Eagle Creek Watershed:
Fly Fishing the Great Smoky Mountains National Park
Eagle Creek flows into Fontana Lake in North Carolina a short distance above the
dam. It's almost straight across the lake from Fontana Marina.

tream Size:
The size of this stream ranges from small to medium size.

Eagle Creek is only accessible by making a five mile hike or by crossing Fontana
Lake. Once there, access is gained from the Eagle Creek Trail.

The trout are mostly rainbows. A few brown trout are also present. There are brook
trout in its headwaters and some tributary streams. Smallmouth bass are found in
the lower portion of the stream.

Average Fish Size:
The size of the average fish found in Eagle is about average for the park.

Due to its close proximity to Hazel Creek, and the fact you either have to cross the
Fontana Lake or make a long hike to get to Eagle Creek, it's not a popular fishing

Eagle Creek fishes about as good as any stream in the park.

Tributary Streams:
Eagle Creek has a few small tributary streams.

Pinnacle Creek:
Pinnacle Creek is a small tributary  of Eagle Creek. The steam contains rainbow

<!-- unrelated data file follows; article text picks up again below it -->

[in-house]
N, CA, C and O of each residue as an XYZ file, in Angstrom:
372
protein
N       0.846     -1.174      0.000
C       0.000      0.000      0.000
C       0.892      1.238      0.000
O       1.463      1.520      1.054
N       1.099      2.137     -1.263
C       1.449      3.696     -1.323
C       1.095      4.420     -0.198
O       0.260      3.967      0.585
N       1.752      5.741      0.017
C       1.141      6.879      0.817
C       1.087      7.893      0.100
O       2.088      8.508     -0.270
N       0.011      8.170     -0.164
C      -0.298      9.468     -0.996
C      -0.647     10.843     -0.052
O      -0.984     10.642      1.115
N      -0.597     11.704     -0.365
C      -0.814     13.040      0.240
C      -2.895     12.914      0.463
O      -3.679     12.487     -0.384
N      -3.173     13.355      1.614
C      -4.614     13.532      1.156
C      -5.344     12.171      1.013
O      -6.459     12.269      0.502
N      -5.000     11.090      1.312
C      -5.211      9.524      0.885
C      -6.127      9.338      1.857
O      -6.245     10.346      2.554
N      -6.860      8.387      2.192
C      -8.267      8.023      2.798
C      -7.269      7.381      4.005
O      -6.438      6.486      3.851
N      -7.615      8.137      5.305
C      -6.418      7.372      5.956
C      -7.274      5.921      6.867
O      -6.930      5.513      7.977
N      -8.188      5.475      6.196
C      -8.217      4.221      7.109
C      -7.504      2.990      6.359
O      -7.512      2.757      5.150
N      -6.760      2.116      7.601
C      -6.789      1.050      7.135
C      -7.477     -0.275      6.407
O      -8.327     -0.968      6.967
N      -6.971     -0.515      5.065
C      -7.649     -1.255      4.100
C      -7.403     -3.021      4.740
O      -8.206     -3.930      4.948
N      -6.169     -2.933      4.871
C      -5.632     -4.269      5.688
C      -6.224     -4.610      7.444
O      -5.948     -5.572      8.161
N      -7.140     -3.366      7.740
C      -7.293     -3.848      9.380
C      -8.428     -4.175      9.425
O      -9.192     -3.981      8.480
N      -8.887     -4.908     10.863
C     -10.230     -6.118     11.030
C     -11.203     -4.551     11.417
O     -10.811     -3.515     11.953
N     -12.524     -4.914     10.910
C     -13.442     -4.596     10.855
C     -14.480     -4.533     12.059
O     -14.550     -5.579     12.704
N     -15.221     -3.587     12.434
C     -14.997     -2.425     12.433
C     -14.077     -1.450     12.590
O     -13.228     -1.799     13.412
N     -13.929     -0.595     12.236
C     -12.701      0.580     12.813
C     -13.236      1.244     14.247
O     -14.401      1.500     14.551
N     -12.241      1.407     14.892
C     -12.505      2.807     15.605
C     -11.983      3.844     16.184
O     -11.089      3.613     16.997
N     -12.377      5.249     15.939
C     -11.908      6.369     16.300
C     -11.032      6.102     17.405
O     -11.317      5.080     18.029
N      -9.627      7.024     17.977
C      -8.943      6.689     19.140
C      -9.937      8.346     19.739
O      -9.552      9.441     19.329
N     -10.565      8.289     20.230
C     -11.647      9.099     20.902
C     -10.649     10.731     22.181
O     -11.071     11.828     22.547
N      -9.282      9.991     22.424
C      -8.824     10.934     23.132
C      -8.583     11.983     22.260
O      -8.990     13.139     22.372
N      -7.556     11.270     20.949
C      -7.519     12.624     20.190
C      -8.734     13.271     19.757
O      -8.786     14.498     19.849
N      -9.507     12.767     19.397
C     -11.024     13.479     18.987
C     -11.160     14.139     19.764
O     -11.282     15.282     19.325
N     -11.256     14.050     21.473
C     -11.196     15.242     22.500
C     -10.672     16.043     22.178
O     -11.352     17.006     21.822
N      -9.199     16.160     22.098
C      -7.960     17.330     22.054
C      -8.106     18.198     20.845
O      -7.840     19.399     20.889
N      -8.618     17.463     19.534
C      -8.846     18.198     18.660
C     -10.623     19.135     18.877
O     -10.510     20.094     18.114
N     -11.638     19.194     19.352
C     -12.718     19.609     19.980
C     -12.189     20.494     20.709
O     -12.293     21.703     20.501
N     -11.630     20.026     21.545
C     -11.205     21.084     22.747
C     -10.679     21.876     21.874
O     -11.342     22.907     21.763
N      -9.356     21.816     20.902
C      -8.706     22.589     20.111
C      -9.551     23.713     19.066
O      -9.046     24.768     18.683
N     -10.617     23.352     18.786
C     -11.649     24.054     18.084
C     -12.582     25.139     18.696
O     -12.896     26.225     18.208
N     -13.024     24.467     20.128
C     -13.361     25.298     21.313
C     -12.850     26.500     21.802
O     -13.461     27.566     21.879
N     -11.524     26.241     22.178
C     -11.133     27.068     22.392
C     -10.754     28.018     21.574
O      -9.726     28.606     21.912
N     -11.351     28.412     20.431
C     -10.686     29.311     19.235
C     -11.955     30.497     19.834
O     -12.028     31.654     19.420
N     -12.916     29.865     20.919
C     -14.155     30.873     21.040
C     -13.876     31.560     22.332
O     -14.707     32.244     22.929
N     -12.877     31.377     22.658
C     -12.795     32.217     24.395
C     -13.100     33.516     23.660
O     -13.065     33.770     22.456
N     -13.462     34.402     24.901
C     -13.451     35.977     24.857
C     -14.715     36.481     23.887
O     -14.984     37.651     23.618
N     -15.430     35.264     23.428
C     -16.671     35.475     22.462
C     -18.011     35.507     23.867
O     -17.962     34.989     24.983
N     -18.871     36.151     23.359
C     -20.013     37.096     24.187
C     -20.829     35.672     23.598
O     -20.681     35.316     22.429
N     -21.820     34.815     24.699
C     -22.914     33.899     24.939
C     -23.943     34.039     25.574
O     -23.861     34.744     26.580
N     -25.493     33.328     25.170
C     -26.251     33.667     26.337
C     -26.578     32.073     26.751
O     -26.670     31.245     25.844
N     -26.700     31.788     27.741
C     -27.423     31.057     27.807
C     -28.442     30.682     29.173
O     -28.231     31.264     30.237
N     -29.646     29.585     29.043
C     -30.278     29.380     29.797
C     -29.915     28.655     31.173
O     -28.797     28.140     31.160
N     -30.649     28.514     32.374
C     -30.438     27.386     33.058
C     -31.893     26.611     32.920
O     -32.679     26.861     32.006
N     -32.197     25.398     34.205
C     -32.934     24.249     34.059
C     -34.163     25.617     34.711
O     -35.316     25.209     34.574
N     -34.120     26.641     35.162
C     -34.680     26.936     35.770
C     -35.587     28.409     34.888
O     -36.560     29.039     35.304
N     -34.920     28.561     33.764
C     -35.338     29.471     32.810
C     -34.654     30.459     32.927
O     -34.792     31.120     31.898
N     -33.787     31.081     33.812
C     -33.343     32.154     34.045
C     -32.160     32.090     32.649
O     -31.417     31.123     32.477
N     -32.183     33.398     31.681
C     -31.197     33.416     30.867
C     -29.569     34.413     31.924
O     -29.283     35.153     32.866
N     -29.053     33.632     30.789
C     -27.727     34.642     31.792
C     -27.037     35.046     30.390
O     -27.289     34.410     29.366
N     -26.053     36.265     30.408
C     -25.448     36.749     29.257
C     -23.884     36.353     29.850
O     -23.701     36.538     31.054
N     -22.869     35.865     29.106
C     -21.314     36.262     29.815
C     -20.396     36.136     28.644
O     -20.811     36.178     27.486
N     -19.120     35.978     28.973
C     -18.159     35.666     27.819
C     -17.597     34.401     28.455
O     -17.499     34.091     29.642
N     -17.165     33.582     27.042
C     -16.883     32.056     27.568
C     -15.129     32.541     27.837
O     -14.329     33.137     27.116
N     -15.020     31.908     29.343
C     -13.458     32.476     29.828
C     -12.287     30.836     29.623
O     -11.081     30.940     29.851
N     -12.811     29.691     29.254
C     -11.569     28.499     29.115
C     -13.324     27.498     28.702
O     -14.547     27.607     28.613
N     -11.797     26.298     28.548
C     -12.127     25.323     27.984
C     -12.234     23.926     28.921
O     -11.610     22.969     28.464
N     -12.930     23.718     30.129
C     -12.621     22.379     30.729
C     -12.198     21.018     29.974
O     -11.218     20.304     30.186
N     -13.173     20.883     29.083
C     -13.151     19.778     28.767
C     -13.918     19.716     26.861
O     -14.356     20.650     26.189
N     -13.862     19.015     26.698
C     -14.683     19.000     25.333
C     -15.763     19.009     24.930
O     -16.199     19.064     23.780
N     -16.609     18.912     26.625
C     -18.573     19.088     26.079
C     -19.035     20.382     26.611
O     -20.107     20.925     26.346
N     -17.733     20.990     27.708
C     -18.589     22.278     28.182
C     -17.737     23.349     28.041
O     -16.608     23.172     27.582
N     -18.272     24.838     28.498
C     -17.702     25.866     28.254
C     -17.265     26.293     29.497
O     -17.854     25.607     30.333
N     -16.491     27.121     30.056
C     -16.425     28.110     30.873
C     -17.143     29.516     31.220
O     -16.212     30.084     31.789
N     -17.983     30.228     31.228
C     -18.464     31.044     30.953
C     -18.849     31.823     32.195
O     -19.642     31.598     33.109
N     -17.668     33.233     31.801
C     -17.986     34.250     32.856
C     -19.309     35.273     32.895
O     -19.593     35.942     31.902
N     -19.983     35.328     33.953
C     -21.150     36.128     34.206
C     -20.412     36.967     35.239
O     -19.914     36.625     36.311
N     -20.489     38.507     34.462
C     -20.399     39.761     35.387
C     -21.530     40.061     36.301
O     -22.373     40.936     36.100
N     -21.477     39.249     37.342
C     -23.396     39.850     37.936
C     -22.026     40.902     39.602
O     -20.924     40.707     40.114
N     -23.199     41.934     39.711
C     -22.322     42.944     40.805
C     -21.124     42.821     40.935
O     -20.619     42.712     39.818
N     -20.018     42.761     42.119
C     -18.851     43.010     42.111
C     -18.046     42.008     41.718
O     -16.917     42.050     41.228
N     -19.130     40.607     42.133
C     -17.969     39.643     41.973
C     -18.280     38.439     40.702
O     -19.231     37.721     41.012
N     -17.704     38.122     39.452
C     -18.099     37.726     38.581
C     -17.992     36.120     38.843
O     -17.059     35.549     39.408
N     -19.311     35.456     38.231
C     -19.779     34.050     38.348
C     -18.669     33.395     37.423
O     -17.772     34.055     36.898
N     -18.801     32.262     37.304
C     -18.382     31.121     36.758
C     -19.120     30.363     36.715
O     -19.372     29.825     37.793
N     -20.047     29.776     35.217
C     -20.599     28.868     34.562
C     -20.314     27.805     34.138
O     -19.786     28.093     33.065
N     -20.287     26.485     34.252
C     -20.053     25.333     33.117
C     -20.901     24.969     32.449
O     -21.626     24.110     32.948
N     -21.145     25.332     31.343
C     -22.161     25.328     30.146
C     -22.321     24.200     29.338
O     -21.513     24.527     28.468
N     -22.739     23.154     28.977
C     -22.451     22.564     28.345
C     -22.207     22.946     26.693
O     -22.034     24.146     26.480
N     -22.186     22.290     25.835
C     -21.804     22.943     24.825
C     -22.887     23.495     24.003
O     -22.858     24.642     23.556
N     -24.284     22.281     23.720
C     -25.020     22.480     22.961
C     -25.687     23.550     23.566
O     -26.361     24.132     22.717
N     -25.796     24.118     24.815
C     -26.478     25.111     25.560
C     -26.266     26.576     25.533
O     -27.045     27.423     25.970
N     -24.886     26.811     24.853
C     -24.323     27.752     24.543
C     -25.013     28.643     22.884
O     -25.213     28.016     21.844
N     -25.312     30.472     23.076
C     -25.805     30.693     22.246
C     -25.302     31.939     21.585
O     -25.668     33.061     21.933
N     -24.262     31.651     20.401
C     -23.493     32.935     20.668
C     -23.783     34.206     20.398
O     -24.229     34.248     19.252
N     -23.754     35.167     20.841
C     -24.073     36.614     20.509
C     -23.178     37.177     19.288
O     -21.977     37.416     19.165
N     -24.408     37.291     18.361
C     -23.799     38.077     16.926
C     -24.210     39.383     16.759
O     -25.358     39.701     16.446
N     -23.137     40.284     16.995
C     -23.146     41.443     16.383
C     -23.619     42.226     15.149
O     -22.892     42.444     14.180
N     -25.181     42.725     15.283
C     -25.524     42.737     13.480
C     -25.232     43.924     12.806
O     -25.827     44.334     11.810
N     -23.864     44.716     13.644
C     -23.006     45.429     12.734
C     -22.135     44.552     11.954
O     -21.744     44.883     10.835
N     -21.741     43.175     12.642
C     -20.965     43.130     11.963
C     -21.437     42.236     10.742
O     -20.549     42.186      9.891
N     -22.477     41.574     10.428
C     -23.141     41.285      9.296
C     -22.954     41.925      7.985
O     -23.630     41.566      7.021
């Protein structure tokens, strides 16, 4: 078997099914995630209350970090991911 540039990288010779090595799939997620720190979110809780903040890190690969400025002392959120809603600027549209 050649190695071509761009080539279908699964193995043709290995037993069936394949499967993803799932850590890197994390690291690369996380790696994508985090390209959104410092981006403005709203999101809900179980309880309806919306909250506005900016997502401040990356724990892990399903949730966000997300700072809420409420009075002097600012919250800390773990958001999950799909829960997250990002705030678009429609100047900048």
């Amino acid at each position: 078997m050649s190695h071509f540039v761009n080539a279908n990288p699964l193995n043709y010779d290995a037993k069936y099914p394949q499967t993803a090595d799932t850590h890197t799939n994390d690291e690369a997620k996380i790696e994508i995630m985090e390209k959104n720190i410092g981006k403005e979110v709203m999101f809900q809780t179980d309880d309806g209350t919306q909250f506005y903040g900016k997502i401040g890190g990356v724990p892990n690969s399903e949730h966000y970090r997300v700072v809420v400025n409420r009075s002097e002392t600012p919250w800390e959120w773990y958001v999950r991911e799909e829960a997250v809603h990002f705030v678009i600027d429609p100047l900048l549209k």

trout. It's the first tributary stream located about a mile upstream of Fontana Lake. It
can be accessed via the Pinnacle Creek Trail. Campsites #88 and #90 are nearby.

Ekaneetlee Creek:
Ekaneetlee Creek is only fishable from the stream. There are no trails to access
the stream from. The stream contains rainbows in its lower portion and brook trout
in its headwaters. It's located about two miles upstream of the lake. Campsite #89
is nearby.

Tub Mill Creek:
Eagle Creek is formed by the confluence of Tub Mill Creek and Gunna Creek about
five miles upstream of the lake. Tub Mill contains rainbow trout and brook trout. Tub
Mill has two small tributary streams that contains brook trout.

Gunna Creek:
Gunna Creek flows together with Tub Mill Creek to start Eagle Creek. It has both
rainbow and brook trout. It has a couple of very small tributary streams that
contains brook trout.

While we could not necessarily recommend Eagle Creek over nearby Hazel Creek,
we certainly wouldn't blame anyone for going there to fish. It's an excellent creek in
all respects. At certain times of the year when Hazel is a little crowded, it could
possibly be a better choice.

Copyright 2011 James Marsh
Angie caught this little brown
on her 3rd cast on her first trip
Angie caught this rainbow
on her 7th or 8th cast.
fish were active that day.
Even when other streams in the
park had low water
, this one
was moving along well from
recent rain. Eagle Creek may
have had an isolated
thunderstorm in its headwaters.
Eagle Creek can easily be
reached from the marina  
straight across the lake.
The stream seems to have as many trout as
any in the park but that's a guess. We have only
fished it three times. .Getting away from Hazel
Creek crowds is one reason its popular.
Thumbnails-Click on Images
Thumbnails-Click on Images
Most of Eagle Creek consist of
pocket water.
Eagle Creek rainbows seem as large as any in
the park.
We caught several in the seven inch
range with a couple as large as eight maybe
nine inches.
This is about as large as Eagle Creek gets
(Above and Below)